U.S.A.:Ford Says Credit Watch Unwarranted
Ford Motor said today that a warning of a potential downgrade of Ford's credit rating was unwarranted. "I was somewhat surprised," said Nicholas V. Scheele, Ford's chief operating officer, in an interview at the Tokyo Motor Show.
"We had just beat the [Wall] Street estimate," Scheele said today in Tokyo. Ford (nyse: F - news - people ) also managed to cut more than $3 billion in costs this year, far above its original goal of $500 million. "We are awash in cash at both the credit company and the parent company," Scheele said.
Yesterday, Standard & Poor's Ratings Services placed Ford debt on Credit Watch, a designation that means S&P might downgrade Ford's debt in the future. If the debt is downgraded, it would become more expensive for Ford and particularly its car loan subsidiary, Ford Credit, to borrow.
S&P said the move reflects "concerns about Ford's ability to achieve more satisfactory overall financial performance amid intensifying competition in the North American and European auto markets--particularly given the lack of success the company has encountered in turning around its European operations--and considering the prospect that Ford Credit's earnings will moderate over the next year from recent record levels."
Scheele insisted Ford would meet its financial targets by ramping up cost cutting if market conditions worsen. "We will deliver our numbers," Scheele said. "We will reach our goals, and we'll take it out of costs."
Last week Ford reported that it earned 13 cents a share in the third quarter, well above the 11-cent-a-share loss analysts expected. Ford lost money selling cars but earned twice what analysts expected on car loans and other financial services. Ford also raised its earnings forecast for the fourth quarter to between 14 and 24 cents in per-share earnings, excluding one-time items.
Merrill Lynch (nyse: MER - news - people ), which carries a "neutral" rating on the stock, estimates Ford's fourth-quarter earnings will land between 5 and 25 cents a share. Deutsche Bank, which has a "sell" rating on the stock, estimates Ford's fourth-quarter earnings will hit 42 cents a share because it expects Ford Credit will post strong results in the fourth quarter.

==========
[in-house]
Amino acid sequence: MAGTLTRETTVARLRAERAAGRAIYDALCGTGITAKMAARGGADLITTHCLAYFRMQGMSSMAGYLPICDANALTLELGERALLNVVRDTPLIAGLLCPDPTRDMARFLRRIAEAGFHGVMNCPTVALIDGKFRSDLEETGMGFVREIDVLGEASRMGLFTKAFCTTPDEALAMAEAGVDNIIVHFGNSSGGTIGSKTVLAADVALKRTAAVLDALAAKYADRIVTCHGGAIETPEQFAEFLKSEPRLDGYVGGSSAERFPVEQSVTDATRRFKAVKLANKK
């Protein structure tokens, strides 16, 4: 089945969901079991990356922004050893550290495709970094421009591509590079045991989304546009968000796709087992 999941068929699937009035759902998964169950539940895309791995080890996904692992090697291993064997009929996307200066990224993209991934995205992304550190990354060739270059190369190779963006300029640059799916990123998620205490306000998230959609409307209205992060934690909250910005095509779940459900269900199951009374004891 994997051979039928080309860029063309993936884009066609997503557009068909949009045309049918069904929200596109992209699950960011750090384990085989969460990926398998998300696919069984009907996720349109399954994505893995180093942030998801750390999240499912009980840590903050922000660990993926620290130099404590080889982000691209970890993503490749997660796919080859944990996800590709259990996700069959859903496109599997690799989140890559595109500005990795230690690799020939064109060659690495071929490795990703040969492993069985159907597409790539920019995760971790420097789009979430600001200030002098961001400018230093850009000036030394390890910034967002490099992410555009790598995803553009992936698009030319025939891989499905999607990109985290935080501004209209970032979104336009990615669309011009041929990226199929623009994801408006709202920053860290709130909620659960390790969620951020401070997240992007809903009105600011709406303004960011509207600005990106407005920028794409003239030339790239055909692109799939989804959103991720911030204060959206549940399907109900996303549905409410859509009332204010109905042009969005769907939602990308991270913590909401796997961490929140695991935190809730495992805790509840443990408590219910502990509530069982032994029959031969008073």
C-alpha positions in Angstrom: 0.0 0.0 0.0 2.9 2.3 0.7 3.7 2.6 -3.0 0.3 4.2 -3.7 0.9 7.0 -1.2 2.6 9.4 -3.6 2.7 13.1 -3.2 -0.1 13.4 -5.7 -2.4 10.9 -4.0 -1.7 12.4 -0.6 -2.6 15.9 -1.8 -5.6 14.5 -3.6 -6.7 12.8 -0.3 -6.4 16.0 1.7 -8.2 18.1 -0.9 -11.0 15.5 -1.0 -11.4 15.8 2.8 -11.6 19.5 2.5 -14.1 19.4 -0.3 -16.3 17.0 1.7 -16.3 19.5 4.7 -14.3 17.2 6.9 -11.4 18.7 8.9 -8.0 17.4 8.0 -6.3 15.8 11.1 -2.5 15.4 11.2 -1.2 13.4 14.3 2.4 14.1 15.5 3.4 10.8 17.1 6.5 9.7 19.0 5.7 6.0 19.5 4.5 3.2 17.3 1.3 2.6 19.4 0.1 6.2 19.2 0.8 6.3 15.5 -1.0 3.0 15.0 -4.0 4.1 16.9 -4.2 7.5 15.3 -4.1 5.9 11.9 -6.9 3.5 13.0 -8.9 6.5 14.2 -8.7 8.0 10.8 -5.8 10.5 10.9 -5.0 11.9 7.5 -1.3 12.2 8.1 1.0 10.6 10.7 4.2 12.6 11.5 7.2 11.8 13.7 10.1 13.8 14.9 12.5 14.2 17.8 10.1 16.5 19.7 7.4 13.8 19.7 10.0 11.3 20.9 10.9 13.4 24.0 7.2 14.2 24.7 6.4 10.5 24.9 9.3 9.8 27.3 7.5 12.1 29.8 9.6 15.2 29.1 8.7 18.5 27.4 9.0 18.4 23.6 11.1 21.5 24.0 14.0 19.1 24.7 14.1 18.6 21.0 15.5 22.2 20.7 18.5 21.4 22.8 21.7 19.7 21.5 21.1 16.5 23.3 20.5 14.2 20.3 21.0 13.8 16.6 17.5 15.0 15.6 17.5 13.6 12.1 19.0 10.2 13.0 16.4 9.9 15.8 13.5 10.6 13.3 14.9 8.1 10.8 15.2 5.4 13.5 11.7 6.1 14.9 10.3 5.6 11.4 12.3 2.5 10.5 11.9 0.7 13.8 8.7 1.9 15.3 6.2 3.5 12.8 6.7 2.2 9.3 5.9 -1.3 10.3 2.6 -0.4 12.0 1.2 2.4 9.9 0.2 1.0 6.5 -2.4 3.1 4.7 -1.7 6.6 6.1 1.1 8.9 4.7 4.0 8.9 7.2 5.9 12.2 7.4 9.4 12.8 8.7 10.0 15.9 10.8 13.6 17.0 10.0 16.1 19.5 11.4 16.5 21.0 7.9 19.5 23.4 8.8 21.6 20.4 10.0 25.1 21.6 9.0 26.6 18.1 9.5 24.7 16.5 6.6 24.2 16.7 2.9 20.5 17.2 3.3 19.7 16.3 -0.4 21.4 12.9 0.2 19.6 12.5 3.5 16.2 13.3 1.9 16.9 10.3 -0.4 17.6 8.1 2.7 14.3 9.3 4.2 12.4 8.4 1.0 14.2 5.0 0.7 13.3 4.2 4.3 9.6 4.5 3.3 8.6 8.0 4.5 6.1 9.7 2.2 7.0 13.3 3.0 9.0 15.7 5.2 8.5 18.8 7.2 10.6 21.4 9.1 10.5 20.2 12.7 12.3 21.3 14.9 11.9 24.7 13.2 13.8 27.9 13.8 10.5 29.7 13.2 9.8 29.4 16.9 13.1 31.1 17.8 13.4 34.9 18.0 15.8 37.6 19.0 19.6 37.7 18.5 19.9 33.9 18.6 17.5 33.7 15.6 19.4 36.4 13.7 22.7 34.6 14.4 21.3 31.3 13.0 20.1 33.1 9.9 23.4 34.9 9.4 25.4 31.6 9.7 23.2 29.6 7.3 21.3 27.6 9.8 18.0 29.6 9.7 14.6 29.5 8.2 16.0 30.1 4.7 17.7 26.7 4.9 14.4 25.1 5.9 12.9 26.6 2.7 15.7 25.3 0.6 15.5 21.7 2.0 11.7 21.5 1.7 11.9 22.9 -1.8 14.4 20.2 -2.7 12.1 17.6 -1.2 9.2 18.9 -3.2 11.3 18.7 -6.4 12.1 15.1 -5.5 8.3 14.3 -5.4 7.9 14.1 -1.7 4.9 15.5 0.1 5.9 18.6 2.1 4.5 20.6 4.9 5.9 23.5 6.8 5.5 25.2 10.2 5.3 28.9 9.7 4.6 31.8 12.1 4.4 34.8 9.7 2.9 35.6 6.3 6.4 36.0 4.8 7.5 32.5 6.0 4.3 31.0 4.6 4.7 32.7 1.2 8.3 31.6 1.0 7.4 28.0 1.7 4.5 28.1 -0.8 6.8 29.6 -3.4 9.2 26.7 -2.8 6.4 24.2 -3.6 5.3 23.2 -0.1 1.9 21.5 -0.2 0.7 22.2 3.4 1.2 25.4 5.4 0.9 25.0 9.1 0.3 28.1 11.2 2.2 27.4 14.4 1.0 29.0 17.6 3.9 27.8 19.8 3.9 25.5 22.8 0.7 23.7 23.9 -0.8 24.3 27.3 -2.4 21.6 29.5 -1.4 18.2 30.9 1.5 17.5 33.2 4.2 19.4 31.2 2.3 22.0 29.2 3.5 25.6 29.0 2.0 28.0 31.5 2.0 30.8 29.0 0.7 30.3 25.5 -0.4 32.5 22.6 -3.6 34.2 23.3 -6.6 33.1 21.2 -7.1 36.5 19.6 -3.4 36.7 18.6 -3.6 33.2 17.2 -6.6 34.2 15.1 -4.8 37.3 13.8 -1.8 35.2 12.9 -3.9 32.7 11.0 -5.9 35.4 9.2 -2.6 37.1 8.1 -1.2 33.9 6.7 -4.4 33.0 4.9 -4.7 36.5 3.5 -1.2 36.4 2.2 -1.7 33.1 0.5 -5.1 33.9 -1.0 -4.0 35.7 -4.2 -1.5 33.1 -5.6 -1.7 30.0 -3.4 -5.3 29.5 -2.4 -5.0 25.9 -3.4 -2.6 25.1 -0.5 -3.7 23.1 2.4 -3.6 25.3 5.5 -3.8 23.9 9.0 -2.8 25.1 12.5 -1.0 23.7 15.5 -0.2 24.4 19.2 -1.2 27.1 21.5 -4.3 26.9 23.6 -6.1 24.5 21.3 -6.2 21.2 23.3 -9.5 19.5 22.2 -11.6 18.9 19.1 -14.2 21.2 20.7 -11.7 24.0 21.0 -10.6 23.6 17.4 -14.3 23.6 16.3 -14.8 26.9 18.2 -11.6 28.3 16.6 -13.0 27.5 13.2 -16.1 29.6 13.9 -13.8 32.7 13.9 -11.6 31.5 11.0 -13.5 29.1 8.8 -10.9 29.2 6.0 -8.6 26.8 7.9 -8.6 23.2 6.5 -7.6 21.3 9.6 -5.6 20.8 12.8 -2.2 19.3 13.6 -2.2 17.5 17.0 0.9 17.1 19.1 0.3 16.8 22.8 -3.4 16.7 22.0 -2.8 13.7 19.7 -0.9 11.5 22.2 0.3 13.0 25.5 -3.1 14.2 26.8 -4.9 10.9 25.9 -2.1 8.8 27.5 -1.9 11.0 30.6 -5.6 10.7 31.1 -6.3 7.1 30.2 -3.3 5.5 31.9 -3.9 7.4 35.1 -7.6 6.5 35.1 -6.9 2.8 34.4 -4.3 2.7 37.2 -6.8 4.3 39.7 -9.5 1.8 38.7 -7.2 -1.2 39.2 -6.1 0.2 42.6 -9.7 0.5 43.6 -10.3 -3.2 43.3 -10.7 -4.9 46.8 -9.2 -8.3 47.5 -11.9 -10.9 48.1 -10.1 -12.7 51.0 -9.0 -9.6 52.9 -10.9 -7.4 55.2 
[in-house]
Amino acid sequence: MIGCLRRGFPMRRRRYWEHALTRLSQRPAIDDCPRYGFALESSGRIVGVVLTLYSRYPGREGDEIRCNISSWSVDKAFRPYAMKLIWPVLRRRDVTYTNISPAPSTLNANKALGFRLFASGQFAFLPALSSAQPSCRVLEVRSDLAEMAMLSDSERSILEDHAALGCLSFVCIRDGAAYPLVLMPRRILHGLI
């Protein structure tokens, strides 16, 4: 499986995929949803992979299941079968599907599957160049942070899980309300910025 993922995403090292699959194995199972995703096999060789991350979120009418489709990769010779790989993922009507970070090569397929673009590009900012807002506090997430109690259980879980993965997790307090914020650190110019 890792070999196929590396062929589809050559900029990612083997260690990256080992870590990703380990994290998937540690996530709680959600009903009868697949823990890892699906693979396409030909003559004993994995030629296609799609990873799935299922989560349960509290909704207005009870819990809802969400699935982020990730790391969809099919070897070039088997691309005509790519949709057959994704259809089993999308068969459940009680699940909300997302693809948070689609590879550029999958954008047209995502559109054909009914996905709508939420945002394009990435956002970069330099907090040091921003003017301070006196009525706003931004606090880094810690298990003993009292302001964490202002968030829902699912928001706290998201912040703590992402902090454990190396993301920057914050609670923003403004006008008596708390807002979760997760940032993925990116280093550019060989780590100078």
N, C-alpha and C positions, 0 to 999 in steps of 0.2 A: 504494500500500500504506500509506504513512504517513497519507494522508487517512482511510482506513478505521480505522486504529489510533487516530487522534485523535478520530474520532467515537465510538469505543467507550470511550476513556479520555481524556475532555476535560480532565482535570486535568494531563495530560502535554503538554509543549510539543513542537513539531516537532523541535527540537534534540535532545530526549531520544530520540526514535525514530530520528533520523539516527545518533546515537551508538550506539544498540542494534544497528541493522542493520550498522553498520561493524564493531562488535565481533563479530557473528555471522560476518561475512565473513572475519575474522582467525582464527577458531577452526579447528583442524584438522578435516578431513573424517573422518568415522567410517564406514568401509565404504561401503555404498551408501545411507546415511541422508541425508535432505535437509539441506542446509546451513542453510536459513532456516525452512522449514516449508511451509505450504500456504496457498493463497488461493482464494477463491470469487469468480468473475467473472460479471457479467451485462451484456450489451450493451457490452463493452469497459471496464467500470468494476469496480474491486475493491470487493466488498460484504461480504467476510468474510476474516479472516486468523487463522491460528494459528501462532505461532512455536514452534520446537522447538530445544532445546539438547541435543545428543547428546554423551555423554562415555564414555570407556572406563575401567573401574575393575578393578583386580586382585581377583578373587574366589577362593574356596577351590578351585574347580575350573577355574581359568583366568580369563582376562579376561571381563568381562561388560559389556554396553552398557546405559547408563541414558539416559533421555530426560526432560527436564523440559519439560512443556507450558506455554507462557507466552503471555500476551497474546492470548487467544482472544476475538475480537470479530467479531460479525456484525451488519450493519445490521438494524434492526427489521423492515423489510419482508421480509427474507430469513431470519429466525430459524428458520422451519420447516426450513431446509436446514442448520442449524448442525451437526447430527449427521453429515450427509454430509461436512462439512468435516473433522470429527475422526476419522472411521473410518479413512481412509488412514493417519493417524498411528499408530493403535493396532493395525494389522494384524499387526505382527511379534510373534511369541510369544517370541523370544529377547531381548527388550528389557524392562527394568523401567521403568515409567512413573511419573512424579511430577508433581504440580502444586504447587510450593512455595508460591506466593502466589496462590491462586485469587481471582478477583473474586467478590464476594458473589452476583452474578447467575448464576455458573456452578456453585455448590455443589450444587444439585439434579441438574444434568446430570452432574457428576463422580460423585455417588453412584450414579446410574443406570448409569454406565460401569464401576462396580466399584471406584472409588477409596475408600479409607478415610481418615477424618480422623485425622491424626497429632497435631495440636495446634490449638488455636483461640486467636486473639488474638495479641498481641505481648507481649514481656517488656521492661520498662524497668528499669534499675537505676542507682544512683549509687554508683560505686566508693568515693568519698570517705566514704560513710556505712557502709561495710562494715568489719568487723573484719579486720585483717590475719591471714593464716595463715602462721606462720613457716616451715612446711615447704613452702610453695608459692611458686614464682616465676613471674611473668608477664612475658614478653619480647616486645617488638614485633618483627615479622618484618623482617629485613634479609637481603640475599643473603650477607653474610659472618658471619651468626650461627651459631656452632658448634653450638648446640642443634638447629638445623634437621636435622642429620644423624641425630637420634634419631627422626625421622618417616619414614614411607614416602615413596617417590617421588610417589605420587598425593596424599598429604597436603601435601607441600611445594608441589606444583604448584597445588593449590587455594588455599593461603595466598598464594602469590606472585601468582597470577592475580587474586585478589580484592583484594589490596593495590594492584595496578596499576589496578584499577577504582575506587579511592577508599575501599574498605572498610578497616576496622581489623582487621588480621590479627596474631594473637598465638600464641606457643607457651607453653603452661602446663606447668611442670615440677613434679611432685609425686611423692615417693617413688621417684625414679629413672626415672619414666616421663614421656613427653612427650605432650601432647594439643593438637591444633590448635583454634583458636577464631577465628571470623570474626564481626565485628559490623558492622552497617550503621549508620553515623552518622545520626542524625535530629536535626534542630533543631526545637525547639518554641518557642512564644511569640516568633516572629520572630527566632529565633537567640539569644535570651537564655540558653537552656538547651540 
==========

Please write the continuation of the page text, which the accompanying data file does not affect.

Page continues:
Ford announced it would take $600 million to $650 million in charges by the middle of 2004 to further reduce its European workforce. In Europe, Ford lost $452 million last quarter, not including another $22 million in losses from Ford's group of luxury brands, primarily in Europe. Scheele said Ford would break even or earn a small profit in Europe during the fourth quarter.
"Ford's dismal performance in Europe raises particular concerns," S&P noted. "Notwithstanding extensive restructuring actions, Ford continues to incur large losses--expected to total approximately $1.2 billion this year, before special items--making it the worst performer among major industry participants."
Echoing remarks by executives from General Motors (nyse: GM - news - people ) yesterday, Scheele said the Japanese yen was too weak, helping Japanese carmakers at the expense of American automakers. The yen is now trading at roughly 110 yen to the dollar.
"It should be between 95 and 105," Scheele said. "I don't see why the second-largest economy in the world would need to have a weak currency." Japan has spent $120 billion in currency markets during the first nine months of the year in an effort to hold down the yen's value, a policy that helps Japanese exporters such as automakers.
Both Ford and GM also sounded an alarm about the persistent increase in health care costs. "We have a health care crisis, and it is the number one problem for every company," Scheele said today. He called for a national debate on the subject. "Health care costs are escalating massively above GDP growth," he said. Ford spent about $2.5 billion last year on health care costs.
GM agrees. "From a financial standpoint, it is probably the biggest area of noncompetitiveness," John Devine, GM's chief financial officer, said yesterday. "You don't have that problem in Japan."
Detroit faces huge health care bills for its aging workforce and its retirees, while foreign automakers new to the U.S. market have far fewer retirees. Because the foreign factories are largely non-union, they do not shoulder the cost of generous health care benefits for blue-collar workers mandated under United Automobile Workers labor contracts.
Devine said GM strongly favors a congressional move to guarantee payment of prescription drug benefits to Medicare recipients. The House and Senate this week have been attempting to hammer out differences between competing versions of the bill, which would guarantee the availability of prescription drug benefits to Medicare recipients.
My first car was a 67 Mustang Coupe, 2nd one was a 67 Cougar XR-7, 3rd one was a 66 Mustang Coupe. Why did I get rid of these cars for ? I know why, because I'm stupid, stupid, stupid.
My next Ford.....